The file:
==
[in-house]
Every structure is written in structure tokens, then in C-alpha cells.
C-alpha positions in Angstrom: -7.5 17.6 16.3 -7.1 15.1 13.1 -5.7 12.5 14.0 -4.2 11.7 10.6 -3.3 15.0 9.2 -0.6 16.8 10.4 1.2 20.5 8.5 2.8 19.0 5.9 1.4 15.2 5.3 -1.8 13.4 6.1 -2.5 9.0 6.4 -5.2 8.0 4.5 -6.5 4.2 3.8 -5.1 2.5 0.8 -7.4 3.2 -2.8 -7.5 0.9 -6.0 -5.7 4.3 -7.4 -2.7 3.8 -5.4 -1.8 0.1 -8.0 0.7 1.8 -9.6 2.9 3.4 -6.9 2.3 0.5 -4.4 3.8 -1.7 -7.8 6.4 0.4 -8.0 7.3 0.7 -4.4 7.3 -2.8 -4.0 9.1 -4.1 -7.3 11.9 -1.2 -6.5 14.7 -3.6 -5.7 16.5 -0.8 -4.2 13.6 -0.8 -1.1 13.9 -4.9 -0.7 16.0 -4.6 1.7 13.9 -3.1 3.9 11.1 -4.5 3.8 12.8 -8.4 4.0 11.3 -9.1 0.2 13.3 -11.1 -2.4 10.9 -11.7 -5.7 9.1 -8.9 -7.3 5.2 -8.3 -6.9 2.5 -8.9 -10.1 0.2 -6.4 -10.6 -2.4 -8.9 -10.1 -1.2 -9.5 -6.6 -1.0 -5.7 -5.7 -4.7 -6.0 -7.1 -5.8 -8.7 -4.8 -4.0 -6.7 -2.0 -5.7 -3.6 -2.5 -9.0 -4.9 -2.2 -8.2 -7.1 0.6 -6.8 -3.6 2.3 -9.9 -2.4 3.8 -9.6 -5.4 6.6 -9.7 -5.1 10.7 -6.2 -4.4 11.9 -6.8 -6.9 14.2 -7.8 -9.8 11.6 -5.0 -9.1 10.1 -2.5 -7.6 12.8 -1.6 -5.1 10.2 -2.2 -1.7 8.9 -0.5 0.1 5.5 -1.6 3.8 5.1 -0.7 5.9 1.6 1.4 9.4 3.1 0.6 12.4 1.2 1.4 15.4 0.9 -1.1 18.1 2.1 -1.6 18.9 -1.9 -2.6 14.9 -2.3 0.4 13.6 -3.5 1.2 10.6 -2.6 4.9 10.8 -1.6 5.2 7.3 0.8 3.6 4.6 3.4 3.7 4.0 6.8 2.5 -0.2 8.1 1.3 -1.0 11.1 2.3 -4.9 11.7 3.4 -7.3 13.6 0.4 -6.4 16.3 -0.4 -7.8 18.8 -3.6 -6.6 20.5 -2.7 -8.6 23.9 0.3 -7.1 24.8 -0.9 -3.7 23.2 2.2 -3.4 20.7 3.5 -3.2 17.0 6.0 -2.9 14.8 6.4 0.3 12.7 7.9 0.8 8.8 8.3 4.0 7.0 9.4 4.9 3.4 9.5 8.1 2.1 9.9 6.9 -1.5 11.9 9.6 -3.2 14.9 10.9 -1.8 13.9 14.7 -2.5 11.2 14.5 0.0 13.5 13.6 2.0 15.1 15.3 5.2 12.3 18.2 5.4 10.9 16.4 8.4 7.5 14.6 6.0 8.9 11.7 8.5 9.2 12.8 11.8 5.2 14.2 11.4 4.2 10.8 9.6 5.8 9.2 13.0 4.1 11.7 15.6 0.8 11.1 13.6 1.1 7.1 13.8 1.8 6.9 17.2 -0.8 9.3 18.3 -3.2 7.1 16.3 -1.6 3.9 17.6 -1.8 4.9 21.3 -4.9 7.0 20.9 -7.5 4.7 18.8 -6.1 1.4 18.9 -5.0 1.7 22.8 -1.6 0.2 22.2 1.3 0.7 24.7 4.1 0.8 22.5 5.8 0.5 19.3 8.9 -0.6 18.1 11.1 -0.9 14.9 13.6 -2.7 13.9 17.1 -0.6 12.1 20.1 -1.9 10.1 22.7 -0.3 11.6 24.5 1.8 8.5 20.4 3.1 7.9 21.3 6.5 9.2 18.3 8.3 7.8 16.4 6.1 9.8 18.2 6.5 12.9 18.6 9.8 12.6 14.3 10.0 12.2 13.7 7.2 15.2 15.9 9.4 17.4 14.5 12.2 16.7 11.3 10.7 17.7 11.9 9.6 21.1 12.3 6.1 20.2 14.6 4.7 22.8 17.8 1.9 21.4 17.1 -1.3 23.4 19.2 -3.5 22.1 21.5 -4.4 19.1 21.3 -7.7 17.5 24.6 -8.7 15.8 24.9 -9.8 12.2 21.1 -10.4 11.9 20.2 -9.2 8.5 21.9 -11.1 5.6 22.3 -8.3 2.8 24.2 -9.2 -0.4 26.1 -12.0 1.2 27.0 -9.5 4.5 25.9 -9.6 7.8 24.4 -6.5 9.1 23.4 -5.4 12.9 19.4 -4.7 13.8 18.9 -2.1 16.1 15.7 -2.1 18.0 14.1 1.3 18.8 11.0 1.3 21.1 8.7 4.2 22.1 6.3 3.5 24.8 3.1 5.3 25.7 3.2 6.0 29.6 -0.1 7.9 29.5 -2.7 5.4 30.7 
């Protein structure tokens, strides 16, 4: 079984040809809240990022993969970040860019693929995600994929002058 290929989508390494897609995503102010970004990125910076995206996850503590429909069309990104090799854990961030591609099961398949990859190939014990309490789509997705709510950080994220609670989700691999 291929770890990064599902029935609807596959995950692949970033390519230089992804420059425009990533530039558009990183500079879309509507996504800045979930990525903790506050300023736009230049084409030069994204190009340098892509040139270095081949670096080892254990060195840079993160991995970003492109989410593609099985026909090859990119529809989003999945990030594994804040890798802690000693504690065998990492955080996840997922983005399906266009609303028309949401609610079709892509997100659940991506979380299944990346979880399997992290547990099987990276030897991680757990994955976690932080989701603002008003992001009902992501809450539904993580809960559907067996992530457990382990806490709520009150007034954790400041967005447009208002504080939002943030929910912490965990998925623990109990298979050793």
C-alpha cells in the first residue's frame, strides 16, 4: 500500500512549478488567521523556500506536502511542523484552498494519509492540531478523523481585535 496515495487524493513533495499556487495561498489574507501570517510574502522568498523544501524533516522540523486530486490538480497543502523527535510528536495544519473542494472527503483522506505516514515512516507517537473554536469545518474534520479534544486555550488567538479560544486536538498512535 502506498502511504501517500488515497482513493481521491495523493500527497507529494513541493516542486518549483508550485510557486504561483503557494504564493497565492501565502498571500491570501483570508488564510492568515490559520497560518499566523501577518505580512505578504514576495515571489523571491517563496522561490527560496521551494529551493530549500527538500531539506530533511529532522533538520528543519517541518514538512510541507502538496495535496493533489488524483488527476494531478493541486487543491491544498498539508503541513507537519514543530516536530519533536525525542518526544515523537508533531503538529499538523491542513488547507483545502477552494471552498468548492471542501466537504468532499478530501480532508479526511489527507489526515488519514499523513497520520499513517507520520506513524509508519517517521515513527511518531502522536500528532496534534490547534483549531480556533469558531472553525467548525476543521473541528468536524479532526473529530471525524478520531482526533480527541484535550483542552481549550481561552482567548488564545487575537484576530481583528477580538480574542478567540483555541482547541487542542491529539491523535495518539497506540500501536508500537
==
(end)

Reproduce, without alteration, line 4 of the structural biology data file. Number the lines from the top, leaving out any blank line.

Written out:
């Protein structure tokens, strides 16, 4: 079984040809809240990022993969970040860019693929995600994929002058 290929989508390494897609995503102010970004990125910076995206996850503590429909069309990104090799854990961030591609099961398949990859190939014990309490789509997705709510950080994220609670989700691999 291929770890990064599902029935609807596959995950692949970033390519230089992804420059425009990533530039558009990183500079879309509507996504800045979930990525903790506050300023736009230049084409030069994204190009340098892509040139270095081949670096080892254990060195840079993160991995970003492109989410593609099985026909090859990119529809989003999945990030594994804040890798802690000693504690065998990492955080996840997922983005399906266009609303028309949401609610079709892509997100659940991506979380299944990346979880399997992290547990099987990276030897991680757990994955976690932080989701603002008003992001009902992501809450539904993580809960559907067996992530457990382990806490709520009150007034954790400041967005447009208002504080939002943030929910912490965990998925623990109990298979050793």